“Valuation at the close is more likely to be more expensive,” said Timothy Barron. “But for some, that's OK since the market is replicated with the close. If you're in lockstep with the index, and the index rules are that the valuation is struck at the close, then you're 100% in the benchmark. But if you trade a little differently, you'll have the opportunity to create a little value. And in a game where fees are in the single-digit basis points, if you can get a few basis points through trading away from the close, you could conceivably cover your fees.”

Equity index futures like CME Group LLC's Basis Trade at Index Close block trades, which allows for trade execution relative to the official close in advance, also have taken advantage of pre-close trades. “With BTIC, what we're seeing is the bid/ask spread tight throughout the day,” said Tim McCourt, CME's executive director of equity products in New York. As an example, when interviewed on April 13, Mr. McCourt said 1,700 contracts had been traded 3½ hours before the close that day. “Active as well as passive managers have already executed orders at midday,” Mr. McCourt said. “They no longer need to compile orders to trade at 3:30 (p.m.) or 4 p.m. Eastern time.”

Since BTIC's launch in November, Mr. McCourt said, there have been 300,000 total contracts representing $26 billion in notional value.

Mr. Tucker said that more passive managers are using similar trading strategies, making it more complex to do the trades.

“What's changed over the last few years is the amount of money now doing this,” Mr. Tucker said. “There are a lot more liquidity providers, so trading has gotten really complicated because so much money is now traded away from the close. And trading away from the close isn't always beneficial. Some managers are trying to predict changes in indexes, but that's easier to do with some but not with others.”

There are several variables that can affect such predictions, Mr. Tucker said. “The fact that indexes are rules-based makes that difficult,” he said “Trying to figure out others' liquidity needs is hard. Then there are shelf registrations (public offerings where issuers can offer and sell securities without separate prospectuses). Can they absorb that liquidity? And then there's the impact of (Federal Reserve) announcements. And then a lot depends on the index itself. Russell schedules broad changes in June; S&P has a committee that decides on composition. ... There are a lot of macro variables people have to look at.”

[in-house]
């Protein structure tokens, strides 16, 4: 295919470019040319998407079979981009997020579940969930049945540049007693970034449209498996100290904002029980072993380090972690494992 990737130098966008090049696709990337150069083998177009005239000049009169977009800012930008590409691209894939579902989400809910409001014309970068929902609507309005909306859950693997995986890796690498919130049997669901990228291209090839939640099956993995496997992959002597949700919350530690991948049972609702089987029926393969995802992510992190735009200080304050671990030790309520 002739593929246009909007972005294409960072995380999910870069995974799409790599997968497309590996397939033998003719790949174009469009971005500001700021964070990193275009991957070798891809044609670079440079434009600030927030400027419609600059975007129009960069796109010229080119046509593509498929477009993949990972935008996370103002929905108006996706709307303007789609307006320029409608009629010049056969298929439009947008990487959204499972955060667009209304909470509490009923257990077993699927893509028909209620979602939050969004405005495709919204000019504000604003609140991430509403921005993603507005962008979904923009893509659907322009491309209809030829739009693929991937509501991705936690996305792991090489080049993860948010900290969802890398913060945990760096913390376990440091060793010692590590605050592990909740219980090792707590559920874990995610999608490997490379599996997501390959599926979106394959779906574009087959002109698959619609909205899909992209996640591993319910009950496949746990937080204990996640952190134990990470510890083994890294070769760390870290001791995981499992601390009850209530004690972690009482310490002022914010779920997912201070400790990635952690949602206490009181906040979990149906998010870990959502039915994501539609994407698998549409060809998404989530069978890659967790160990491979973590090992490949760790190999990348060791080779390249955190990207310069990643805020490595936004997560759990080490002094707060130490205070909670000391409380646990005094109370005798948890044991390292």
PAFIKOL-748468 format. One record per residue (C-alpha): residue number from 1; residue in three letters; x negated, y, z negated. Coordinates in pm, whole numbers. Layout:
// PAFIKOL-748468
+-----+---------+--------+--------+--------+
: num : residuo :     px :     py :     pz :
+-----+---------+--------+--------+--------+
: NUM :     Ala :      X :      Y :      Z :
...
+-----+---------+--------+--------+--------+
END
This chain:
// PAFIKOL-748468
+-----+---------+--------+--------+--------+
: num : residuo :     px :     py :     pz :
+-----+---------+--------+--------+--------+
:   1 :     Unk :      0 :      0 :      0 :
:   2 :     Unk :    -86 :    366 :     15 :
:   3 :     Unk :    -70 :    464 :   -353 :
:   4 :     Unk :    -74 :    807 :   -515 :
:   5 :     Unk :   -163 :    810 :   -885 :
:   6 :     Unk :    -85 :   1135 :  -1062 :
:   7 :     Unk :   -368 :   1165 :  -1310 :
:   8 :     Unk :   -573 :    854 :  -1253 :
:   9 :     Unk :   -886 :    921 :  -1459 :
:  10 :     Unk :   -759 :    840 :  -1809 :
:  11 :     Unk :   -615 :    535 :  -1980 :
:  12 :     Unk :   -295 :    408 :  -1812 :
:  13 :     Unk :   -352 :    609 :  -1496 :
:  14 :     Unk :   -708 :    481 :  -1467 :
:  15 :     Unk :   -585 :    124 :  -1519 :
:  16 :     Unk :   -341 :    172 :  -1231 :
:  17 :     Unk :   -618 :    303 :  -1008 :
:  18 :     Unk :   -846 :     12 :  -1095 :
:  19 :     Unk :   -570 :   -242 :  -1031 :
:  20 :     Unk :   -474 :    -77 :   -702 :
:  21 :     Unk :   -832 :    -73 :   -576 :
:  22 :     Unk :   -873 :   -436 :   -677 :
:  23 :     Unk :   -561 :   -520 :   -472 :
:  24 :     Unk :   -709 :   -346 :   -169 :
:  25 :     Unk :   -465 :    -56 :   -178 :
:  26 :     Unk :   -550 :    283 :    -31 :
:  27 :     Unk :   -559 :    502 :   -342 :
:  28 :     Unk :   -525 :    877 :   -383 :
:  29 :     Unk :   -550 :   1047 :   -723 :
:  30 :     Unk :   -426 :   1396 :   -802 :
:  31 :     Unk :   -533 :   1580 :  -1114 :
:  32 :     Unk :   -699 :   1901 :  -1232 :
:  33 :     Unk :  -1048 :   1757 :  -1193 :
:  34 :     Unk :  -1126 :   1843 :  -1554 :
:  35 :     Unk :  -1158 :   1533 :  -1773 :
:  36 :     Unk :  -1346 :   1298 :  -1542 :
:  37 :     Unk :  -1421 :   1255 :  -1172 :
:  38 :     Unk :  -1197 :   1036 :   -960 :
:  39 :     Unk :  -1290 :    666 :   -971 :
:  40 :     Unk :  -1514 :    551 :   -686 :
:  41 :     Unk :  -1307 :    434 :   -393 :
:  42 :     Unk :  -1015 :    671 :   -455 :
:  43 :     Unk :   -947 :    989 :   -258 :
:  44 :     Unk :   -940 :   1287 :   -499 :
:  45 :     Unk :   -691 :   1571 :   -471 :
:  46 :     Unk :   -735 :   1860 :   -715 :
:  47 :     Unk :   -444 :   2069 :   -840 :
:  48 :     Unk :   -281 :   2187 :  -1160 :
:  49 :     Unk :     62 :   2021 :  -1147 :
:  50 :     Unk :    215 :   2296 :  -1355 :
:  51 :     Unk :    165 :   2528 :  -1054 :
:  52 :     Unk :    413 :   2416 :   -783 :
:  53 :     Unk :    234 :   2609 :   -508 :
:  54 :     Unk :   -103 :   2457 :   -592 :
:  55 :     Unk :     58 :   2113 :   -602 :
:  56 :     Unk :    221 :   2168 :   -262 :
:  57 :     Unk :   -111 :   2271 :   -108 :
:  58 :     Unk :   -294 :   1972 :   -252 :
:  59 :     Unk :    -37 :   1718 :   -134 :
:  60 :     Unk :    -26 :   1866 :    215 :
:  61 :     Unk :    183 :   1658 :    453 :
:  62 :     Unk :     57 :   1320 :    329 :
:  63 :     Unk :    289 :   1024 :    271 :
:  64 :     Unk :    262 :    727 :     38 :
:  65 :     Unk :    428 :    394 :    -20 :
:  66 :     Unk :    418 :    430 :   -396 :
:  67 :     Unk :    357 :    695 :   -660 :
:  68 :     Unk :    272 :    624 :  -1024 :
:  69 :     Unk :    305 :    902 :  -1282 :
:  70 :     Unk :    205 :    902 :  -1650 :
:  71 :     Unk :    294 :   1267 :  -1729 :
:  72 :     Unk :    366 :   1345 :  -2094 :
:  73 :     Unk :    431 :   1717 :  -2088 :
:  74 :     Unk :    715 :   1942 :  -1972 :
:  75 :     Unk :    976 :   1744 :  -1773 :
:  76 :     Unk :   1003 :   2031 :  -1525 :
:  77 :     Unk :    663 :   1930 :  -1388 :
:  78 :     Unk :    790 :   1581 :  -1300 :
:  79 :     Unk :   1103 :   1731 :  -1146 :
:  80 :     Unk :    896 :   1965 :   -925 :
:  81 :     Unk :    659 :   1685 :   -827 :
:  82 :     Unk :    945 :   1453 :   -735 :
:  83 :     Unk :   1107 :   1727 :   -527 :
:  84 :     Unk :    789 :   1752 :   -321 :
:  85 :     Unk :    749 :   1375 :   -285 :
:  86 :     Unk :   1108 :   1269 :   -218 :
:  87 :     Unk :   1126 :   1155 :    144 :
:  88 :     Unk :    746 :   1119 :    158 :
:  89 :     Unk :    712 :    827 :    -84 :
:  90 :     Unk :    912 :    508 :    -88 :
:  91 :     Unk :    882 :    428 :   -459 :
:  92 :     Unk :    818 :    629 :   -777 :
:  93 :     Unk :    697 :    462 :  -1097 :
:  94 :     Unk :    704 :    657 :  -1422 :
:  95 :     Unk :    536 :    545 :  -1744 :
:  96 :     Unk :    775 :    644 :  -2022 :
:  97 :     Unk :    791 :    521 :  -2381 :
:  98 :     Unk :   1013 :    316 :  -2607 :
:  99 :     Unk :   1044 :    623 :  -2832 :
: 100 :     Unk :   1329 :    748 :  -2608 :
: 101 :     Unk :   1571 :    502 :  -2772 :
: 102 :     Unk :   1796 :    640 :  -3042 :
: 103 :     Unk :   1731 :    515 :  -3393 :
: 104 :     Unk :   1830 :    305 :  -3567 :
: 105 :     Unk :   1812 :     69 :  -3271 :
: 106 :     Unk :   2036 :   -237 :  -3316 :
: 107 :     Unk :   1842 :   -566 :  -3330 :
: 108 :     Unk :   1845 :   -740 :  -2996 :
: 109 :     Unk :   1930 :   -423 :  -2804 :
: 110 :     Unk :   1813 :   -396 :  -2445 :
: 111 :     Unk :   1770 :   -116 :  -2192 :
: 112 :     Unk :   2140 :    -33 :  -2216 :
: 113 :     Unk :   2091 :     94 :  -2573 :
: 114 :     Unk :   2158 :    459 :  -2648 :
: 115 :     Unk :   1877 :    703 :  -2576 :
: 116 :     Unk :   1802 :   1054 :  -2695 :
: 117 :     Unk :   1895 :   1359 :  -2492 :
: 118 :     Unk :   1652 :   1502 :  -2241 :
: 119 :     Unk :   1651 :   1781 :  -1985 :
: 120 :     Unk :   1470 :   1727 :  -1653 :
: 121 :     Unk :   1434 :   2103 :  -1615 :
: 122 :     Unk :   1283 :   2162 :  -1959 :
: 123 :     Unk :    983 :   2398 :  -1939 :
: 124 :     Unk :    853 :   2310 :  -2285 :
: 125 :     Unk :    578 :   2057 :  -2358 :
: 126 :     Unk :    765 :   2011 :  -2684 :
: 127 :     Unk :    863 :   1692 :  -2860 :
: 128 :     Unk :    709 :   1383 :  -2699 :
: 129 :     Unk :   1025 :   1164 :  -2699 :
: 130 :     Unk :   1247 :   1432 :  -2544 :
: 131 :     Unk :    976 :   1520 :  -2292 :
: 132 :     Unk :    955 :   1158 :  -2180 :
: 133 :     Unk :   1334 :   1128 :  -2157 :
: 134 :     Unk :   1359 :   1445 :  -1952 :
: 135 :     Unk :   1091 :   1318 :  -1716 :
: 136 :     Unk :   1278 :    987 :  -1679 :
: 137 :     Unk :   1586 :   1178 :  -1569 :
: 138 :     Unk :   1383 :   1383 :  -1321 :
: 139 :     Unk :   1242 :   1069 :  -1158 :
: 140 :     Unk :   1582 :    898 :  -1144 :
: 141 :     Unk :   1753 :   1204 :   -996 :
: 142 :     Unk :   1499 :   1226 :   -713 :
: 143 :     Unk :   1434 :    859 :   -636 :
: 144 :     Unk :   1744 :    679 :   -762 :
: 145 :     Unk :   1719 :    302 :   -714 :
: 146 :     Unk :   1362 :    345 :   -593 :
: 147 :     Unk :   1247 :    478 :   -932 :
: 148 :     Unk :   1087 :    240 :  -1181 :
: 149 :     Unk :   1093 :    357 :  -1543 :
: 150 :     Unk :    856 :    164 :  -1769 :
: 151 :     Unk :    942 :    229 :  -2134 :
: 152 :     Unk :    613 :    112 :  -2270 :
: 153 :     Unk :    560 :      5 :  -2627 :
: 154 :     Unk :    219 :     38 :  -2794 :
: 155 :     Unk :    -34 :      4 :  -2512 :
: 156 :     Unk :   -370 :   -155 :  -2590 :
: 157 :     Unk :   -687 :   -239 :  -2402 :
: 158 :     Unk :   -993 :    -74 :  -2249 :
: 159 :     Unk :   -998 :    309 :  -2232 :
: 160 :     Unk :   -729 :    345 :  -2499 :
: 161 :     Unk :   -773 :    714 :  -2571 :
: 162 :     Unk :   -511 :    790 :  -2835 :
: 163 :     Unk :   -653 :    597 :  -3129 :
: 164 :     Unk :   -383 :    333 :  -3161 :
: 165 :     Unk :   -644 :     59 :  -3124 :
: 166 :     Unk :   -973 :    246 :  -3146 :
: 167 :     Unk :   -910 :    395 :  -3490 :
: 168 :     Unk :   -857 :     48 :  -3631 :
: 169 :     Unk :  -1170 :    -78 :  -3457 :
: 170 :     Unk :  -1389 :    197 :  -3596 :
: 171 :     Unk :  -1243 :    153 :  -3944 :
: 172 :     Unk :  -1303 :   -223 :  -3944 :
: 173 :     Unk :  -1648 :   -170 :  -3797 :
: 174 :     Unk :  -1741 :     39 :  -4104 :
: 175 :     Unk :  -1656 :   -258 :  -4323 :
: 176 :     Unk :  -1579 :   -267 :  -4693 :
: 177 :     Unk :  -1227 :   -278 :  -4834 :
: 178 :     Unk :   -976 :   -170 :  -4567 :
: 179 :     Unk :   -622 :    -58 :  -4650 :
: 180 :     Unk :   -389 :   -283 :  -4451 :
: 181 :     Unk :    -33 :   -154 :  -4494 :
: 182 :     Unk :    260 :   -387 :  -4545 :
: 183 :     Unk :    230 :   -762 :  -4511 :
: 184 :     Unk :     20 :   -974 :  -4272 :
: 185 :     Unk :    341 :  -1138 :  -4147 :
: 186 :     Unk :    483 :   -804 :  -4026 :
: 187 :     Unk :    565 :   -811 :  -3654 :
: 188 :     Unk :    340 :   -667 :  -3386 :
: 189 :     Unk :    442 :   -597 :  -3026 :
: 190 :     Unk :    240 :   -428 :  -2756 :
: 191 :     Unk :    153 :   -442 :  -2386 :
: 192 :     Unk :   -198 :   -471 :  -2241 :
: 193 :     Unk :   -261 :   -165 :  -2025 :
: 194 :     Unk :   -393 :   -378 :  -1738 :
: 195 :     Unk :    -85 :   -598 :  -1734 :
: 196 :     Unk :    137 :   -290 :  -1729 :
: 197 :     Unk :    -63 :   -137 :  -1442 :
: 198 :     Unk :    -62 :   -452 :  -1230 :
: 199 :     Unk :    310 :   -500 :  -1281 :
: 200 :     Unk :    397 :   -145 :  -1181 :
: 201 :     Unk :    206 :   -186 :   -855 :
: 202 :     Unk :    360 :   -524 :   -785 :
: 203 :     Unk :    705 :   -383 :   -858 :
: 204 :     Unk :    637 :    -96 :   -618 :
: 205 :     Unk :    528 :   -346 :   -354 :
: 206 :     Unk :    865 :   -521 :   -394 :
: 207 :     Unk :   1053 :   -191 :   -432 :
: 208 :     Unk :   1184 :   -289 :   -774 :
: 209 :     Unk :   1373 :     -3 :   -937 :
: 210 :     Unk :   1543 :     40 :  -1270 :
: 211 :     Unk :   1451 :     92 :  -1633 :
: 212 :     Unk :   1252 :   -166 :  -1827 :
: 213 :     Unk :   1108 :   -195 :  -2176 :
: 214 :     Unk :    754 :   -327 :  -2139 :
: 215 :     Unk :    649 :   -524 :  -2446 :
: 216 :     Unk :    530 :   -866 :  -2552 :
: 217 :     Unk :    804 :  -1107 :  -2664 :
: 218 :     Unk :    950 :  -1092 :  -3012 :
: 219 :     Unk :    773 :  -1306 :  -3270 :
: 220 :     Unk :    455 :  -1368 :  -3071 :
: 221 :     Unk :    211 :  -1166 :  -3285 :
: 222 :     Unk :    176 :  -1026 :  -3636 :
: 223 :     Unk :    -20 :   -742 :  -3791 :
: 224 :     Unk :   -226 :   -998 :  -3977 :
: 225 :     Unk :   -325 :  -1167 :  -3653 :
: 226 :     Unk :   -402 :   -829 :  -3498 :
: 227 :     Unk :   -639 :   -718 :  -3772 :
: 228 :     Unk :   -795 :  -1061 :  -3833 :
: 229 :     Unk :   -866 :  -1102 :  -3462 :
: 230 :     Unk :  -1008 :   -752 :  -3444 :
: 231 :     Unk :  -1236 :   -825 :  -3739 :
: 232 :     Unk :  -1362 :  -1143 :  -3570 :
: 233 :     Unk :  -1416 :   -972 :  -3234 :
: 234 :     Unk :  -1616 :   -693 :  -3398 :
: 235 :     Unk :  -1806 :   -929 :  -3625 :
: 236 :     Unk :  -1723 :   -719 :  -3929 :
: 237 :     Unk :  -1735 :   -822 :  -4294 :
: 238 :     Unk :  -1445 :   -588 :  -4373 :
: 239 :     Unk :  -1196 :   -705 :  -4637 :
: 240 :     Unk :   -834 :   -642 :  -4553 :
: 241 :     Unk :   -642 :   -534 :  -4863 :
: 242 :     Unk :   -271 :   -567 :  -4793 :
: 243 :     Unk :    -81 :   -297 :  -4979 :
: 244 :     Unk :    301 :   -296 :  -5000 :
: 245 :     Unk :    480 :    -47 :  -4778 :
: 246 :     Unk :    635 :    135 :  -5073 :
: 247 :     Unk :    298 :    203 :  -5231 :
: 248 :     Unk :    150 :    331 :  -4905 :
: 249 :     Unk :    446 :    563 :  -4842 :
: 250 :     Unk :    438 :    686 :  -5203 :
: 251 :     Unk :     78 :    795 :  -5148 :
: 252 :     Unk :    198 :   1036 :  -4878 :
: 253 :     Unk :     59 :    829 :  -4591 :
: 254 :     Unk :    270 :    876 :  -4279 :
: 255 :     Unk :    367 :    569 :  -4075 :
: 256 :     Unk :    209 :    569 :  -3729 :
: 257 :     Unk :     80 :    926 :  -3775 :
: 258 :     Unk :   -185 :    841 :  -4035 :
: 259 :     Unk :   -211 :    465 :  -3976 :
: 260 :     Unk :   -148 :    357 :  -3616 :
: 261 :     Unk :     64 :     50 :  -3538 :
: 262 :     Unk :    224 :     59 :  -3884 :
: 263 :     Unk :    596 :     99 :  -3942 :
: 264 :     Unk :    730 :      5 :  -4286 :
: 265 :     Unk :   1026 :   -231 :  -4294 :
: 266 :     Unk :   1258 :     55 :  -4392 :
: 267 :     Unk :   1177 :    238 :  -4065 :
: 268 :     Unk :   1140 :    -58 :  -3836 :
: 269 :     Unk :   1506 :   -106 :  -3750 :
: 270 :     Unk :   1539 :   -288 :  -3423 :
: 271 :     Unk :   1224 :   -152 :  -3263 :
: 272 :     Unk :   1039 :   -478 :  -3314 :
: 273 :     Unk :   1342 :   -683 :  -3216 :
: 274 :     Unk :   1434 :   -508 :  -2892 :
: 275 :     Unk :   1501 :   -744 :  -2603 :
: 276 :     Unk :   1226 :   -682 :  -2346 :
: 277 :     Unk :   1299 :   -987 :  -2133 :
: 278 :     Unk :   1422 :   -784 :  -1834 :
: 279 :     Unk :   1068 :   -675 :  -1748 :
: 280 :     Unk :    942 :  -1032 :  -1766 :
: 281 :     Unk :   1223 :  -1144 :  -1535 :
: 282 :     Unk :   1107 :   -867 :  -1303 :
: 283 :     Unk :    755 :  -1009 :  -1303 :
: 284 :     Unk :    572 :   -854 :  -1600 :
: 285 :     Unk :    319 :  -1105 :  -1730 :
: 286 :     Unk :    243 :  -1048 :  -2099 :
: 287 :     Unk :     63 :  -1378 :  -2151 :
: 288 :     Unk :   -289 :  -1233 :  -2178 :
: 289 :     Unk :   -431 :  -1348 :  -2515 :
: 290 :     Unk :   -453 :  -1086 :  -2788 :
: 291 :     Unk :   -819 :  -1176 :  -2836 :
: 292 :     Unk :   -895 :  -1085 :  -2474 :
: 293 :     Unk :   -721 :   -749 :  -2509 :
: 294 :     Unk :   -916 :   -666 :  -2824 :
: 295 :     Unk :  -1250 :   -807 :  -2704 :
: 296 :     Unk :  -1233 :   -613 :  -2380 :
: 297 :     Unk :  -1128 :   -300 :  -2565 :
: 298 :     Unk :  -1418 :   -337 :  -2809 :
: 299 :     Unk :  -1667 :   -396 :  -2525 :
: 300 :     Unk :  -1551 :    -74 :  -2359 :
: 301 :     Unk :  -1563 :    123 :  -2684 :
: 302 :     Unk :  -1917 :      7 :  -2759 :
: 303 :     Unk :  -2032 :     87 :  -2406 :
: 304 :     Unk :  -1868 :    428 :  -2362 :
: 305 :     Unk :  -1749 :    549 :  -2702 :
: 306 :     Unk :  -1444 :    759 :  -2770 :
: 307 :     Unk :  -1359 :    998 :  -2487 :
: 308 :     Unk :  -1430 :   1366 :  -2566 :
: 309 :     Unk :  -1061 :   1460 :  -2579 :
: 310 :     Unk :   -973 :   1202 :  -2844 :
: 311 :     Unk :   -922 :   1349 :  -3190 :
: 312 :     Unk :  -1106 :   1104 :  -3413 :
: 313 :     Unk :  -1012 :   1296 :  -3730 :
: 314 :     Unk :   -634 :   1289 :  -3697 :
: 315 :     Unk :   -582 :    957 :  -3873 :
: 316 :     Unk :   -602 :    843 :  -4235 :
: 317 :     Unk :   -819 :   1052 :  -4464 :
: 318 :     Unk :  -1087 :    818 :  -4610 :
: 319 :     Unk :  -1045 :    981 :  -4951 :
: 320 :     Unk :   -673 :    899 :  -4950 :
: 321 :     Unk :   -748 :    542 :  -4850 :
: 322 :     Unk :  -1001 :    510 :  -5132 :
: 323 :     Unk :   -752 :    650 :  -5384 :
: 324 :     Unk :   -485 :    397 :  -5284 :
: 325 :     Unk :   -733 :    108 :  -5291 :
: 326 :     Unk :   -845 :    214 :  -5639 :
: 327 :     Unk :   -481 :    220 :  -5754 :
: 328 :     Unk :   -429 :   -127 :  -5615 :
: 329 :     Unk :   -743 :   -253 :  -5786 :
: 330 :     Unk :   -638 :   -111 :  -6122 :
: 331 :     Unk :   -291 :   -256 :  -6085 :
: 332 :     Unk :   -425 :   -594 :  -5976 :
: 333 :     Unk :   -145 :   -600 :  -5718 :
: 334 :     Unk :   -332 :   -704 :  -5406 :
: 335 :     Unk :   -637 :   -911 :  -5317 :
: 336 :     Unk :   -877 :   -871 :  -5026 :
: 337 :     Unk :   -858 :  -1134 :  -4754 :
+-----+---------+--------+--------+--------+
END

SSgA had $1.3 trillion in passive equity assets as of Dec. 31, mostly managed for institutional clients.

Not everyone sees the advantage of trading before the close in passive strategies. “I don't know if increased activity at the close is a detriment to the market,” said Sayena Mostowfi, principal, head of equities research, Tabb Group LLC, New York. “That also means there's more liquidity in the market. Aug. 24 (the day of the flash crash) had extreme volatility at the open, not as much focus on the close.”

What the strategy does exemplify is the growing importance of understanding market structure in portfolio management, Ms. Mostowfi said. “The tale of it is, the understanding of market microstructure is moving into the study of money management,” she said. “Portfolio managers have to be up to date on changes in market structure and their effects on things like the type of security traded, the type of exchange used, the time of day of the trade.” n

This article originally appeared in the April 18, 2016 print issue as, "Managers wring more by trading away from close".